Cops finally got there. The guy was dead, and about five minutes later, his body floated out of the car and about 150 feet down the lake.
Thought I could’ve saved him and blamed myself for letting him die.”
A Front Row Seat To Terrible History
“I lived across the street from the Pentagon on 9/11 and had a front row seat for the plane crash. I had already seen the second plane strike the World Trade Center on the news and could hear fighter jets and helicopters overhead, so I moved over to the window to see what was happening. I was on the phone giving my mom a play-by-play when the plane passed overhead and slammed into the side of the building. My building was one of two low rises on a hill on the other side of the expressway from the building. The plane was already so low, that I could see the rivets in the hull and the trees in the parking lot buckled under the pressure. For the curious, it was nose up just like it was about to land. My first thought was ‘Where the heck is he going? The airport is over there.’ That night the news was reporting as many as 300 dead. I had taken an intro stat class my freshman year that was one of those auditorium classes with a bunch of TAs assigned by section. I kept thinking I had just watched that many people vaporized.
The two things that screwed me up were the sound and the fact that a plane, just like the hundreds I saw daily, had just done the unthinkable. Reagan National Airport has a sound ordinance, and all planes must be on the ground by 10 PM. Most nights, you’d hear planes coming in fast and applying the airbrakes right before touch down. I assume this is done to get the planes to the far end of the runway and everyone on the ground before the fines start kicking in. That plane sounded the same way. Once service resumed, I found myself watching every plane, no matter where I was, to make sure they were on what I felt were normal flight paths. The nights were the worst, and I’d flinch every time I heard a plane decelerating. I couldn’t get out of my lease but tried to spend as little time there at night as possible as the noise was just too much. I could barely function, and the news coverage was relentless. One of the hardest things for me to deal with was the constant candlelight vigils in the parking lot and people coming to leave flowers and messages for the victims. I was unreasonably angry with them which is what finally led me to therapy. I’m a live and let live sort, but just could not see why they couldn’t let it go and move on. The therapist explained they hadn’t seen or experienced it like I had, so they needed to come to the site to make it ‘real’ for them. I ended up with a PTSD diagnosis and taking medication for about 18 months. The whole experience made me reevaluate my life.”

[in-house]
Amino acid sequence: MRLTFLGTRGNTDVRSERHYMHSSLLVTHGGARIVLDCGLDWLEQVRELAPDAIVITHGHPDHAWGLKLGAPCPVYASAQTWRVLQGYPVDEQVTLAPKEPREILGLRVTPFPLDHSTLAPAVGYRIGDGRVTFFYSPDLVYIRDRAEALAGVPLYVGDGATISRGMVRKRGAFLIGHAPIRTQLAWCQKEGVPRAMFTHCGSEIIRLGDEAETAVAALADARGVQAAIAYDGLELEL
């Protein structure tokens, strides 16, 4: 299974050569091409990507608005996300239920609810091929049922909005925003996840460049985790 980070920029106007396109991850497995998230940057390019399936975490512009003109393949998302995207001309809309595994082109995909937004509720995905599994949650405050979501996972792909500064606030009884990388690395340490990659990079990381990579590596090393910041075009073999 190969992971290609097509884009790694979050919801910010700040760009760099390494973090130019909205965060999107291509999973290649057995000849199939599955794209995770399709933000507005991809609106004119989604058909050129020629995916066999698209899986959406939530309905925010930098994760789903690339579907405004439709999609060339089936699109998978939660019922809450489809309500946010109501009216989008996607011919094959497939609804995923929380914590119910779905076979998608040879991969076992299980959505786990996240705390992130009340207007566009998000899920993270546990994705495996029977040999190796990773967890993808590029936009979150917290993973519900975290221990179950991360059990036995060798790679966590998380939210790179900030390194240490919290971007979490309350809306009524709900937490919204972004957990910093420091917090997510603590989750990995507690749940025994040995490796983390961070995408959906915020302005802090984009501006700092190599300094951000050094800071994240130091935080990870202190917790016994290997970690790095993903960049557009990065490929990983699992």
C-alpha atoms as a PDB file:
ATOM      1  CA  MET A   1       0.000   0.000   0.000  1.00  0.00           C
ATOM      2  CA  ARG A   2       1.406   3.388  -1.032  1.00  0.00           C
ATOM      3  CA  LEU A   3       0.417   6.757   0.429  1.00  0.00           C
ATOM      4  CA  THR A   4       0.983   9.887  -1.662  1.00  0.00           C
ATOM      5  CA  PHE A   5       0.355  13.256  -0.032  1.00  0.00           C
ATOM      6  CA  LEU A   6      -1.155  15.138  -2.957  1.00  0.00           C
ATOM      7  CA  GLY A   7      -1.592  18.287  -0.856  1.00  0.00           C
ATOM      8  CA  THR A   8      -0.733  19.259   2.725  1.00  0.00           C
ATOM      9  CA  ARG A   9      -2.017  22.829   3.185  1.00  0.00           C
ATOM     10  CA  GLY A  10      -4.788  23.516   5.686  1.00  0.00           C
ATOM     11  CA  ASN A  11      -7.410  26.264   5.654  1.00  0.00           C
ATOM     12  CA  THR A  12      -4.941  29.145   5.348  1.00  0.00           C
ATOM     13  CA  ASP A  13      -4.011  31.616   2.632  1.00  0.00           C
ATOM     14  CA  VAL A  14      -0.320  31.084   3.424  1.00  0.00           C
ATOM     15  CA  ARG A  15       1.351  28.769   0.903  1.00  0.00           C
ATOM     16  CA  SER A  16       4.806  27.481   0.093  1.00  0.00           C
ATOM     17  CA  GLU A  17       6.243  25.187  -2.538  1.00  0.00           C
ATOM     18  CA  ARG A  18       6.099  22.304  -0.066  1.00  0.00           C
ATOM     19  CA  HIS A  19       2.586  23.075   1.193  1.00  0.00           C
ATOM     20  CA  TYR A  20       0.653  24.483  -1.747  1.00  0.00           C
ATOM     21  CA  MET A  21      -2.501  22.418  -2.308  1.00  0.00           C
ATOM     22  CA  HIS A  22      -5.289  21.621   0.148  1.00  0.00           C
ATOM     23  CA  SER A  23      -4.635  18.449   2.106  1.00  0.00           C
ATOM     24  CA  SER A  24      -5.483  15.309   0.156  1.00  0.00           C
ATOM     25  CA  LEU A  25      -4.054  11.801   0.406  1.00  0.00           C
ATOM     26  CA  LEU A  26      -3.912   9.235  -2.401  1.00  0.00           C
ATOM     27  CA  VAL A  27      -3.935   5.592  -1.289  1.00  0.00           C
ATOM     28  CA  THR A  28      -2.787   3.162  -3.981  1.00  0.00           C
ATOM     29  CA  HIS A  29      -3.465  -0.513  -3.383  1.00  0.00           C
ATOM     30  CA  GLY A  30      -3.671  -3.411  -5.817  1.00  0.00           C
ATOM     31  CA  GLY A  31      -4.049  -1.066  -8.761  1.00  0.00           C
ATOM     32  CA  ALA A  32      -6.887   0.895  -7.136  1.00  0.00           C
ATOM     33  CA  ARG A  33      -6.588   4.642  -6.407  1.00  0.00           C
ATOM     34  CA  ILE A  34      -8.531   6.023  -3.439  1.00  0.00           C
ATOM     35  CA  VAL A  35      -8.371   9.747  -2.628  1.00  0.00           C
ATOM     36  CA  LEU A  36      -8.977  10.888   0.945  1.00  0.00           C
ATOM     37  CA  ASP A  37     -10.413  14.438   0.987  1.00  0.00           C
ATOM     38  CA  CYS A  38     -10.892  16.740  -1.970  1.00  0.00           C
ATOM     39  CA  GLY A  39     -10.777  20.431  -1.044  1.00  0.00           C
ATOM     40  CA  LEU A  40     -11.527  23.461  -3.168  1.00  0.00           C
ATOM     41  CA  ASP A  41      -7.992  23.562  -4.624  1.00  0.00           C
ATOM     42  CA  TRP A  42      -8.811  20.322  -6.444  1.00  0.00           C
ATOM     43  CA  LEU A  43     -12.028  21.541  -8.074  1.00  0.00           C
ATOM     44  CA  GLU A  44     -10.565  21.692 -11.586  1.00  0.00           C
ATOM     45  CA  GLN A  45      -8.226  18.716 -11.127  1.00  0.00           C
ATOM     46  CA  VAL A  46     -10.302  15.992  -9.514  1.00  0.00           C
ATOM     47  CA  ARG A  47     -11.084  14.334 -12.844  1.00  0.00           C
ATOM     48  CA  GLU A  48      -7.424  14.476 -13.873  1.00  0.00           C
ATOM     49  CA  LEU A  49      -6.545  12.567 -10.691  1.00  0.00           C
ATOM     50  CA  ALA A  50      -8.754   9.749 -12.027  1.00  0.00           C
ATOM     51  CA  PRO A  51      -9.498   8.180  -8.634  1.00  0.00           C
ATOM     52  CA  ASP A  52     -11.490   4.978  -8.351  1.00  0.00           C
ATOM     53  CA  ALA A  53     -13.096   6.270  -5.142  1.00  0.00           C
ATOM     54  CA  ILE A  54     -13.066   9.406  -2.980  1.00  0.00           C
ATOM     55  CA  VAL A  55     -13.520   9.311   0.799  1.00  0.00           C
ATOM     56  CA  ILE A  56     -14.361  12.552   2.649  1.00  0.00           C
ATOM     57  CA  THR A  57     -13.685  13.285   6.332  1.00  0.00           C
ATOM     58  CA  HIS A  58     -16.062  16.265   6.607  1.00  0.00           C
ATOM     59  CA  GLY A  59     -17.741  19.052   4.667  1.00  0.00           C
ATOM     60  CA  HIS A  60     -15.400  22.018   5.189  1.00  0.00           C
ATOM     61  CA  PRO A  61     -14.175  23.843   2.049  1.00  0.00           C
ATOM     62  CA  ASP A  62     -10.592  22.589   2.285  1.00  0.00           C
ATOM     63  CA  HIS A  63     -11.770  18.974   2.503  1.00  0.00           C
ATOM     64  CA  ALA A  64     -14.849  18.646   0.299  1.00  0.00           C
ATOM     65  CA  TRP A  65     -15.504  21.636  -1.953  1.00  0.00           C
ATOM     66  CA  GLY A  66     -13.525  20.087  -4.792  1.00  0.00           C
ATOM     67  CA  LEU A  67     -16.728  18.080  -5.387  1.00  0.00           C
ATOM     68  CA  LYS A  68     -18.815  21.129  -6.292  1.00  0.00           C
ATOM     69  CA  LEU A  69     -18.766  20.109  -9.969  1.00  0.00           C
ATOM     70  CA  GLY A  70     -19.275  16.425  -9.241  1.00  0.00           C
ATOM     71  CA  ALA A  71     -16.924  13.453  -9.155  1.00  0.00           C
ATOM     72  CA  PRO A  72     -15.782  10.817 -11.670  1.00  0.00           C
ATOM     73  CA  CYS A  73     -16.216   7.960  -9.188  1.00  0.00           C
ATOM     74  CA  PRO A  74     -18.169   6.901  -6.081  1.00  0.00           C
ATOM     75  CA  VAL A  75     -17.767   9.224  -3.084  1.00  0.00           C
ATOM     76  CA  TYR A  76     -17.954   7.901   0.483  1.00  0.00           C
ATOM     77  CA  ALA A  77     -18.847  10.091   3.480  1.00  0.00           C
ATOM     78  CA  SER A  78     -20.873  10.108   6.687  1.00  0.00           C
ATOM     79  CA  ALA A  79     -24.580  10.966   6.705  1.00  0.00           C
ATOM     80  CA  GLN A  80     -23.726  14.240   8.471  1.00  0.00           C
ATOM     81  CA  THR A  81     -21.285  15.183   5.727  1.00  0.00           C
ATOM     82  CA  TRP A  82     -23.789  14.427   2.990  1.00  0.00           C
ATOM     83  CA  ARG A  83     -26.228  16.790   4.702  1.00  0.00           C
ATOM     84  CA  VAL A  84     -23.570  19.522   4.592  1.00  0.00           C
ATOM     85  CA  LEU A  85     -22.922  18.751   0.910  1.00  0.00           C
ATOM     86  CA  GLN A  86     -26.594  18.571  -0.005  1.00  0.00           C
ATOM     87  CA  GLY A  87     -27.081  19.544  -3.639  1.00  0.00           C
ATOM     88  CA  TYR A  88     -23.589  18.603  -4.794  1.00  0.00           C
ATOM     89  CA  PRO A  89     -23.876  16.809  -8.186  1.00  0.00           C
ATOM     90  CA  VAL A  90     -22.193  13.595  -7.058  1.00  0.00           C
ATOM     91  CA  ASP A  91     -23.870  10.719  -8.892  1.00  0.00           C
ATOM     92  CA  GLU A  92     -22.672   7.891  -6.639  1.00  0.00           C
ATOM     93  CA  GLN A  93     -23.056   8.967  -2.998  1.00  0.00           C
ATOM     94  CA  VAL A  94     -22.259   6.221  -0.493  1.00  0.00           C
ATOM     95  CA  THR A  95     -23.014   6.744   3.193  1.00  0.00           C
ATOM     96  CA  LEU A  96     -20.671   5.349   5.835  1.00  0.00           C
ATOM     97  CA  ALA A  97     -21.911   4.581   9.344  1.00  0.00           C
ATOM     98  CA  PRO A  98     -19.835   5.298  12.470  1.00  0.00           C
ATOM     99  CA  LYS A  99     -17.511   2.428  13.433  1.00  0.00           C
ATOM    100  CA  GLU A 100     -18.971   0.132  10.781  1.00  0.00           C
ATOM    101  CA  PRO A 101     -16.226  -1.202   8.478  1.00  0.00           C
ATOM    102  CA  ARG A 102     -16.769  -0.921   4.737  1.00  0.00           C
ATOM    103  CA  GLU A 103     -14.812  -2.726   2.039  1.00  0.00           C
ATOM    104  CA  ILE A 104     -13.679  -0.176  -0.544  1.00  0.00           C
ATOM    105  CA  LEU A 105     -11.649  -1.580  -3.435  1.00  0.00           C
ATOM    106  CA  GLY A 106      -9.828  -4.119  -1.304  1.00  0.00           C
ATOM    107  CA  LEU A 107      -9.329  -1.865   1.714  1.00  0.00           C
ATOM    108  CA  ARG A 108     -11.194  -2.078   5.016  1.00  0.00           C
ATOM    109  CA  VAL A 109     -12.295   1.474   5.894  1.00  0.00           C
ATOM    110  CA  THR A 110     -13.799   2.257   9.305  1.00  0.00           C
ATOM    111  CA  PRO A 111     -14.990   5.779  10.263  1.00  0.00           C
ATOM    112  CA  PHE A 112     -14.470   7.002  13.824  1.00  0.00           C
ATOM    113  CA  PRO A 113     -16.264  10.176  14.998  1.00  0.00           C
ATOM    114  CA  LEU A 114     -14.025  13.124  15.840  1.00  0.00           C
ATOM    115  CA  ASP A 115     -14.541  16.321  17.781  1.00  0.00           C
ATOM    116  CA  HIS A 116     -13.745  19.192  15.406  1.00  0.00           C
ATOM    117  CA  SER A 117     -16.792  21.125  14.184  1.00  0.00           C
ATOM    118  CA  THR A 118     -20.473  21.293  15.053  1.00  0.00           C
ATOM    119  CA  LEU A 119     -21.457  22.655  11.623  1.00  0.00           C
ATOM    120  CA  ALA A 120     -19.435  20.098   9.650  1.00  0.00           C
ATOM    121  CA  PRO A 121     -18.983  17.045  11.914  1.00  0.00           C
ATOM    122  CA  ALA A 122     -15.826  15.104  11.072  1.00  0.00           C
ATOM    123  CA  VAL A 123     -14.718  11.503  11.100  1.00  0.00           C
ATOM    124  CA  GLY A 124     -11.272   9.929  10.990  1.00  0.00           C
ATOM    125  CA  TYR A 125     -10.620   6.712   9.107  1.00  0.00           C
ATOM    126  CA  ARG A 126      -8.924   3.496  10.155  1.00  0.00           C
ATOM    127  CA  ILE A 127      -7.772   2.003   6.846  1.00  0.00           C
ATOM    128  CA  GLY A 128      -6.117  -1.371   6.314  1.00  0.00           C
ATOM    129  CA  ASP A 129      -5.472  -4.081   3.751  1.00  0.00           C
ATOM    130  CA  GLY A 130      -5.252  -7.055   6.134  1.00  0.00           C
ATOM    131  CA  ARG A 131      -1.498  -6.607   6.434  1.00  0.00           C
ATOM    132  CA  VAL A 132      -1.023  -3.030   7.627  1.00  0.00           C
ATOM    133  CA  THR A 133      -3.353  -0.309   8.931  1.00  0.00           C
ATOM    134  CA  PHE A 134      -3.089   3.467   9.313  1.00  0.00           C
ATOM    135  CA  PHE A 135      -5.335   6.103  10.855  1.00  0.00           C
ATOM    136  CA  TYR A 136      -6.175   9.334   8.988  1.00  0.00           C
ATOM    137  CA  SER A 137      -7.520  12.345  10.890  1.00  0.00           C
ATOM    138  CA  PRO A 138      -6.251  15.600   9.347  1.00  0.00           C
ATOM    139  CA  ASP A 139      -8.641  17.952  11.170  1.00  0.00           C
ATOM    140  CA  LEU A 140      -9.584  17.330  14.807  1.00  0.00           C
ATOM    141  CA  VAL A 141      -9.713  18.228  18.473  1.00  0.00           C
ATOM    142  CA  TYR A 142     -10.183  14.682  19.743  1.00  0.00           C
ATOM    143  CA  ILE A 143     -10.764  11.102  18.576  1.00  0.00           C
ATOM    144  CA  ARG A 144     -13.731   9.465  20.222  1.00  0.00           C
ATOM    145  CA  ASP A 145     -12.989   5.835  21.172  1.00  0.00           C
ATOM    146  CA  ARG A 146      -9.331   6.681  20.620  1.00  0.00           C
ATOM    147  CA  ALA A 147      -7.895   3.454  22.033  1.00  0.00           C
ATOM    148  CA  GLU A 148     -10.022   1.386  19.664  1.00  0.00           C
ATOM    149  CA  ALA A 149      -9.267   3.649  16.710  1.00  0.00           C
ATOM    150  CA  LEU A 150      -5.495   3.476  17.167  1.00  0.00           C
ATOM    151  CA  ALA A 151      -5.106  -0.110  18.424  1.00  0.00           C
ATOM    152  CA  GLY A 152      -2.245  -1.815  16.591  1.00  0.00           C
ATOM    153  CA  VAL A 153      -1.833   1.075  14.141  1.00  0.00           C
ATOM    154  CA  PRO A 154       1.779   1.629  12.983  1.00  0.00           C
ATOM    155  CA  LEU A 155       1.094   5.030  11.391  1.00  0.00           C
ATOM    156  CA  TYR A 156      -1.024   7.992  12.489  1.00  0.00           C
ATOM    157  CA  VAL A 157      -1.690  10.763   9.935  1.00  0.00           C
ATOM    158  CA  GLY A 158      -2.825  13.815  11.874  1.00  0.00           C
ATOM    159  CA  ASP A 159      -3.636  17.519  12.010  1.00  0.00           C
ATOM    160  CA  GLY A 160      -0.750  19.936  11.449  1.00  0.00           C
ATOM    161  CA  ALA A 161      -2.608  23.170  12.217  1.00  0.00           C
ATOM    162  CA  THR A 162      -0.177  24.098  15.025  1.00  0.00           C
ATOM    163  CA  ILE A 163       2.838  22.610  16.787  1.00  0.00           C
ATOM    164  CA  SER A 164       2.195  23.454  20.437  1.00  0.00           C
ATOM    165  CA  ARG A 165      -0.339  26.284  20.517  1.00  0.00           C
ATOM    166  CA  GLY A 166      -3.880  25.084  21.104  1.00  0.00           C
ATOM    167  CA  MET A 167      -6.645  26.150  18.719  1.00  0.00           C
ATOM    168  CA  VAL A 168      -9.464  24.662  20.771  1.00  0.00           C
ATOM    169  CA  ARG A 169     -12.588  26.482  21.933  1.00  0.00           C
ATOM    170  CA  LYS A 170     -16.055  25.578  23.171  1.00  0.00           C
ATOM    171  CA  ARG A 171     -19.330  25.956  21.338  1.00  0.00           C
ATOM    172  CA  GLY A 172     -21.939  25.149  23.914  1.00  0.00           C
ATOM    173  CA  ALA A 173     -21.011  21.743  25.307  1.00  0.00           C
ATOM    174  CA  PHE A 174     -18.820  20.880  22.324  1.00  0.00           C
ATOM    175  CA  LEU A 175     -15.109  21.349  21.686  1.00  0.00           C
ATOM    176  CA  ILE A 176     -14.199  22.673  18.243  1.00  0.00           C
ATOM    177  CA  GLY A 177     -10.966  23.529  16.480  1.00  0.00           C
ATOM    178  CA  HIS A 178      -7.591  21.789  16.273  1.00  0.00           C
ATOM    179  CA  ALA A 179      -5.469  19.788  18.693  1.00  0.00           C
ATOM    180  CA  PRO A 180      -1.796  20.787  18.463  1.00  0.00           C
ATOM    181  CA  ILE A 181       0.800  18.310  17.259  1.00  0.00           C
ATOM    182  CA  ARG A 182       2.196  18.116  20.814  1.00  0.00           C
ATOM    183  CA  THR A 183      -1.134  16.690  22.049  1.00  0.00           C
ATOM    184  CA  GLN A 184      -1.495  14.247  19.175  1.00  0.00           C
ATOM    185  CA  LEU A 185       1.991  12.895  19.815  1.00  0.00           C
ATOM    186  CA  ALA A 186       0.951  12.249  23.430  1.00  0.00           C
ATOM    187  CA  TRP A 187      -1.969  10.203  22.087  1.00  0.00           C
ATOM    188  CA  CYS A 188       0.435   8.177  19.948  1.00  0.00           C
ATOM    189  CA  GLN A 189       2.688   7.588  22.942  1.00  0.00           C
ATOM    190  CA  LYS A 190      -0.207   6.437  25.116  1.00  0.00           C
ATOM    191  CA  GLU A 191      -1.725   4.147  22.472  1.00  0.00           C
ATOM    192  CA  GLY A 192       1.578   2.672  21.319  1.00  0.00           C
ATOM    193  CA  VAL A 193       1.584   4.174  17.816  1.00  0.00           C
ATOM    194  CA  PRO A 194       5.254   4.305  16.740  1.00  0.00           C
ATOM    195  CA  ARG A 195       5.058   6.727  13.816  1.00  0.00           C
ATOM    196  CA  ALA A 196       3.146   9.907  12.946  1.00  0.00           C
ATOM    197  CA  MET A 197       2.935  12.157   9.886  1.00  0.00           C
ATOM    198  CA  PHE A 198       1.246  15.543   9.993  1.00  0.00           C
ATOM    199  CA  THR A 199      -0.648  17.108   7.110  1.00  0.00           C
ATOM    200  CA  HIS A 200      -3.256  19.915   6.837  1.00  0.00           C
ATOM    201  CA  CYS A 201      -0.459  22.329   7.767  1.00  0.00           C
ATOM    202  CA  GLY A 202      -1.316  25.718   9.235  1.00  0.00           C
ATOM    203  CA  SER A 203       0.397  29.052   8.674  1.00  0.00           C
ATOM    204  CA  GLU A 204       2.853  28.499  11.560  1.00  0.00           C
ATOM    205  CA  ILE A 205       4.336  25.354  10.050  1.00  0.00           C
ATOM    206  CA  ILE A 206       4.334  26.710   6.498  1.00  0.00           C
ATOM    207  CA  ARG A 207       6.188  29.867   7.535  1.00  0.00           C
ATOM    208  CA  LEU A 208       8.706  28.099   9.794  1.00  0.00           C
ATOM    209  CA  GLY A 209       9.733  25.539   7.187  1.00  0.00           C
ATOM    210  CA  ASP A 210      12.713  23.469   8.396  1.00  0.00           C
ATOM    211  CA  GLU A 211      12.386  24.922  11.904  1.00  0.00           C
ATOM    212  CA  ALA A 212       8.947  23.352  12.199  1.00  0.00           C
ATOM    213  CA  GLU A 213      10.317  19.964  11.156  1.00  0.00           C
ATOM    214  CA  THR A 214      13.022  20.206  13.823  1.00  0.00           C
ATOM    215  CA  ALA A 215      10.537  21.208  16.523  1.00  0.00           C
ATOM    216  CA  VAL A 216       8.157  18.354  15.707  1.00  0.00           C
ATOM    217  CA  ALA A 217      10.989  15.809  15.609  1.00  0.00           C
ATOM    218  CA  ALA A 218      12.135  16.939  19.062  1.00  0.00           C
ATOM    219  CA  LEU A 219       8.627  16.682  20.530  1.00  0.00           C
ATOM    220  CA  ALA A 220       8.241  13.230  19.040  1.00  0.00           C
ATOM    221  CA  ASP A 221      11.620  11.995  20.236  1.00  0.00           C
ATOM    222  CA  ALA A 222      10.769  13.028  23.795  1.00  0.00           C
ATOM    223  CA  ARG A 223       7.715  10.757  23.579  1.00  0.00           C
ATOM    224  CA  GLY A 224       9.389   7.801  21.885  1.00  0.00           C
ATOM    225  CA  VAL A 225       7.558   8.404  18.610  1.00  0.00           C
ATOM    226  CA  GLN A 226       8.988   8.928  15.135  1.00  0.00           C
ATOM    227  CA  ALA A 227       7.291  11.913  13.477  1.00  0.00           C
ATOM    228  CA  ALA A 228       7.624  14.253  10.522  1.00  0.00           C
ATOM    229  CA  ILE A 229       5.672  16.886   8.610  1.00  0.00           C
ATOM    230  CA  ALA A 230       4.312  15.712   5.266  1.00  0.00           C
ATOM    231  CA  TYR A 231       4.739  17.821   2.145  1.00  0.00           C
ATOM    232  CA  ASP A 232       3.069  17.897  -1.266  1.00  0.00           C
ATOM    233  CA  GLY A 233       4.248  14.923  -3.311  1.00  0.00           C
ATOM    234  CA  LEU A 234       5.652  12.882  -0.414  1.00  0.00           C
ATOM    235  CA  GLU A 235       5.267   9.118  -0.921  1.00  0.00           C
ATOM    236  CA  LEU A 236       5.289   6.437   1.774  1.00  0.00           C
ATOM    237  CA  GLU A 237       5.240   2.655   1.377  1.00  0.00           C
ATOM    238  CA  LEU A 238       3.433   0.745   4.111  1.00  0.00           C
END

PTSD Never Really Goes Away
“Mortar shells exploding. When a door slams I will jump, and for a split second think I’m in Iraq. It’s gotten less pronounced through time, but still happens.”
Losing The Most Important Victim
“I was meeting my fiancée one evening. Standing on a corner as she was late, as usual. I see a car skip a red light and run straight into another at high speed. There were three casualties, one of whom was my significant other in the car that had been hit. She had catastrophic injuries which I couldn’t even begin to fix, so I just stayed with her, held her hand and talked as she passed away. She was the last person I treated; the first was the wasted driver who hit her car. Apparently, I saved his life.
Now people wonder why I don’t like driving, and why I’ll never drive after a drink.”
“This is legit. When I was 8 or so, I was at the circus, and this guy was doing tricks with an elephant. His final trick was he would rest his head on a podium, and the elephant would lightly put his foot on the man’s head. It would be pretty impressive if it worked. After researching things in recent years, they train the elephants with melons and then move on to heads. By the time they move on to heads, the elephants are so conditioned not to ‘crush the melon’ that it’s nearly 100% chance of success. Anyway, back on subject. So it worked well for a second, then the man screamed a command for the elephant to stop because I guess he was going to hard. The elephant lifted his foot for a second, then placed it back down, crushing the man’s head effortlessly. The noise was awful. I’m shivering just thinking about it. I now have an irrational fear of elephants and circuses. Years of therapy later, I can talk about it without freaking out.”
Got Hit By A Car
“My friends and I were walking home from the bar one night. All of us were pretty wasted when one of them attempts to cross the street without making sure no cars were coming. POW!!! He gets nailed by a car and goes flying 10 feet in the air. I thought I had just witnessed my friend die. We ran over to him, and luckily he was alive but unconscious. We could tell by the sketchy noises he was making. I was on the phone with 911 when I looked down and all of the sudden I noticed his shin bone sticking out like 6 inches. I vomited in the middle of the street. Then, my friend miraculously opened his eyes, looked up at me, and said ‘What the heck are we doing?’ As he casually tries to stand up like nothing had happened. Long story short, we keep him from standing up, and the ambulance came and got him. He’s fine now. But seeing someone fly through the air after being hit by a car. That stuff is wild.”